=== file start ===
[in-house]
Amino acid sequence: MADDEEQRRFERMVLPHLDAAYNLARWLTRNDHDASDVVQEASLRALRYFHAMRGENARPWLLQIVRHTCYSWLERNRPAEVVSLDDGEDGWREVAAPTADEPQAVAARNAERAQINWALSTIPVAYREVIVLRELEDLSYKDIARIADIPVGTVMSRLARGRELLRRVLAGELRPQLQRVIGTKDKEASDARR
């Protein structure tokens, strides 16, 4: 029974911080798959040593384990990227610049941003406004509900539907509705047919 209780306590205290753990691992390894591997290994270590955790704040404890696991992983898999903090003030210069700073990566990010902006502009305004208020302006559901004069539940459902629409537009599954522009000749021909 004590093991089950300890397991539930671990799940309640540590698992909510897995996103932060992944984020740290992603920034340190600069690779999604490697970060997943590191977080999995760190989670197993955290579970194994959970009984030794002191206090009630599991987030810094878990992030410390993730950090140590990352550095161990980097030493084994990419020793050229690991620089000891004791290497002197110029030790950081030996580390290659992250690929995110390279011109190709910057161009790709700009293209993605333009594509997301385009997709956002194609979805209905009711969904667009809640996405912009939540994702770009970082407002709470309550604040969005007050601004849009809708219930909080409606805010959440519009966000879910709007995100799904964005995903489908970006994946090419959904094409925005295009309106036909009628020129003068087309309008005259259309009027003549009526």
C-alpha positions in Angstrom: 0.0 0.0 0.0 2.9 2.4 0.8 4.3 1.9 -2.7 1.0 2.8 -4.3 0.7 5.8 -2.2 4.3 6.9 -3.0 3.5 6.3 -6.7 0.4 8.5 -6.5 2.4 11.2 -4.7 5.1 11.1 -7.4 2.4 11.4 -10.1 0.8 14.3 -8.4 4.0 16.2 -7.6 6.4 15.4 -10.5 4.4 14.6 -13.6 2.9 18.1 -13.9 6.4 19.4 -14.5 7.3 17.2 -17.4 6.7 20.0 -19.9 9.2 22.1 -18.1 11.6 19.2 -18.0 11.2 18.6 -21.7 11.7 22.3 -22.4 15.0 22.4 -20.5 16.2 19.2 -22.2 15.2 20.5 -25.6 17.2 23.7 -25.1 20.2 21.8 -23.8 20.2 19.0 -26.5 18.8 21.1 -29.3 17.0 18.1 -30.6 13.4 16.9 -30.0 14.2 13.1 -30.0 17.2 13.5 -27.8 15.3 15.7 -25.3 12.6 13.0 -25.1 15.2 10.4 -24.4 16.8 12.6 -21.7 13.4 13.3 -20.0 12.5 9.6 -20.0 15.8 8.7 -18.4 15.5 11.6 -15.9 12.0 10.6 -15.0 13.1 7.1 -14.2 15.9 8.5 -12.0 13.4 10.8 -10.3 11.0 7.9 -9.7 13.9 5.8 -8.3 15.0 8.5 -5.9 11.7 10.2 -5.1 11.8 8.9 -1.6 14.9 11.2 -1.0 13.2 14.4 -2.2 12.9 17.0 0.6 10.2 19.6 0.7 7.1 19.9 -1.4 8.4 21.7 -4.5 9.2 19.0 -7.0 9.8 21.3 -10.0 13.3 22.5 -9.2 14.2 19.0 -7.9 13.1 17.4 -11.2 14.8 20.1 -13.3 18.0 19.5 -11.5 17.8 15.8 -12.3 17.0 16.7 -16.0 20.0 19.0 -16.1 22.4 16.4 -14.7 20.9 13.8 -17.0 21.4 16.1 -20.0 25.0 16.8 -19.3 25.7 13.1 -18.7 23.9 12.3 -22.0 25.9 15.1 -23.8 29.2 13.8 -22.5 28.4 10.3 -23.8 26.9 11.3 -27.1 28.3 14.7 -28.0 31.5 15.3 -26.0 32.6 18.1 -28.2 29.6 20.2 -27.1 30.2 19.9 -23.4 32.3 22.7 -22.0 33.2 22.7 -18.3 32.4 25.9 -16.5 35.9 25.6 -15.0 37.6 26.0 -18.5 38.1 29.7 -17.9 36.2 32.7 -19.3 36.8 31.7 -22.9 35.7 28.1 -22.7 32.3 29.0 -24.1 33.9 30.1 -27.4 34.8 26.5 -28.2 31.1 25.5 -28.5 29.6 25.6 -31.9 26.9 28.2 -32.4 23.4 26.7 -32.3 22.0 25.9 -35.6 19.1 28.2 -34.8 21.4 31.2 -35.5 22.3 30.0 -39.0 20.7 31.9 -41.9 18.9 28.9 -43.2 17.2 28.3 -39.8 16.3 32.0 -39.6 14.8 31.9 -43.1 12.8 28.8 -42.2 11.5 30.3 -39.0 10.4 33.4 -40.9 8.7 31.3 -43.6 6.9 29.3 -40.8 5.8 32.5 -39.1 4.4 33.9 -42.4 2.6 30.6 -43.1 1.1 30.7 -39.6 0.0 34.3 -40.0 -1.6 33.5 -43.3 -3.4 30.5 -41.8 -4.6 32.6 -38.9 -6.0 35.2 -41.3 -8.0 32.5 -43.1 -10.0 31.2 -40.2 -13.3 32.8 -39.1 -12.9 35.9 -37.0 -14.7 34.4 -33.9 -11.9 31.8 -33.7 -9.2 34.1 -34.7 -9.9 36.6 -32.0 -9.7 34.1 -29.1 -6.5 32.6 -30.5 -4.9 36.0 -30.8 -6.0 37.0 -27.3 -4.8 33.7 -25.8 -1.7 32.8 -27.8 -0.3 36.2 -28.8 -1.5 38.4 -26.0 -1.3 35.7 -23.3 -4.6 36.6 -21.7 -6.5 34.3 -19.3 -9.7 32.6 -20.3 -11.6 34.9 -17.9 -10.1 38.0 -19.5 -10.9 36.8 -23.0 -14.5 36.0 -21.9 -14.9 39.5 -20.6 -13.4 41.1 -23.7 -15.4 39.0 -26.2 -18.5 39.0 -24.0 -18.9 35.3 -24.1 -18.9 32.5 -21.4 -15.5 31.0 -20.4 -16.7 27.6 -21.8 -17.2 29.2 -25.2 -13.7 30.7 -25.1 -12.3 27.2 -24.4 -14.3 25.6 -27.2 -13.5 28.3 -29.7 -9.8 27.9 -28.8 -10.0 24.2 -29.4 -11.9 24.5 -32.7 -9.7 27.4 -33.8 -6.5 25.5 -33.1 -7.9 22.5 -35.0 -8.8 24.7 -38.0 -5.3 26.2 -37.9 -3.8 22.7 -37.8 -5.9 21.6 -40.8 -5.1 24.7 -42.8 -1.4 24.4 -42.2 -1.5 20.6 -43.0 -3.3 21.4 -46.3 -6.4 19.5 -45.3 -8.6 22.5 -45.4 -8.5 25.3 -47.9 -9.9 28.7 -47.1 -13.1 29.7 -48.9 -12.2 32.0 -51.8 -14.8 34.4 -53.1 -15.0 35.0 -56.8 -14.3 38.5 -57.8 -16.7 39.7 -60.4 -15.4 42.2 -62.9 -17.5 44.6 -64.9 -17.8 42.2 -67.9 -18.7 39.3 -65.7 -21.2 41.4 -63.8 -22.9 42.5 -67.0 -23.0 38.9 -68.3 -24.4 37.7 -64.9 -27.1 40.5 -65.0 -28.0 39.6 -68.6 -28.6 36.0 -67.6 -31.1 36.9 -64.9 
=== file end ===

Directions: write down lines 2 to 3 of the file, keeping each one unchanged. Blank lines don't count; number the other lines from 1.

Amino acid sequence: MADDEEQRRFERMVLPHLDAAYNLARWLTRNDHDASDVVQEASLRALRYFHAMRGENARPWLLQIVRHTCYSWLERNRPAEVVSLDDGEDGWREVAAPTADEPQAVAARNAERAQINWALSTIPVAYREVIVLRELEDLSYKDIARIADIPVGTVMSRLARGRELLRRVLAGELRPQLQRVIGTKDKEASDARR
């Protein structure tokens, strides 16, 4: 029974911080798959040593384990990227610049941003406004509900539907509705047919 209780306590205290753990691992390894591997290994270590955790704040404890696991992983898999903090003030210069700073990566990010902006502009305004208020302006559901004069539940459902629409537009599954522009000749021909 004590093991089950300890397991539930671990799940309640540590698992909510897995996103932060992944984020740290992603920034340190600069690779999604490697970060997943590191977080999995760190989670197993955290579970194994959970009984030794002191206090009630599991987030810094878990992030410390993730950090140590990352550095161990980097030493084994990419020793050229690991620089000891004791290497002197110029030790950081030996580390290659992250690929995110390279011109190709910057161009790709700009293209993605333009594509997301385009997709956002194609979805209905009711969904667009809640996405912009939540994702770009970082407002709470309550604040969005007050601004849009809708219930909080409606805010959440519009966000879910709007995100799904964005995903489908970006994946090419959904094409925005295009309106036909009628020129003068087309309008005259259309009027003549009526």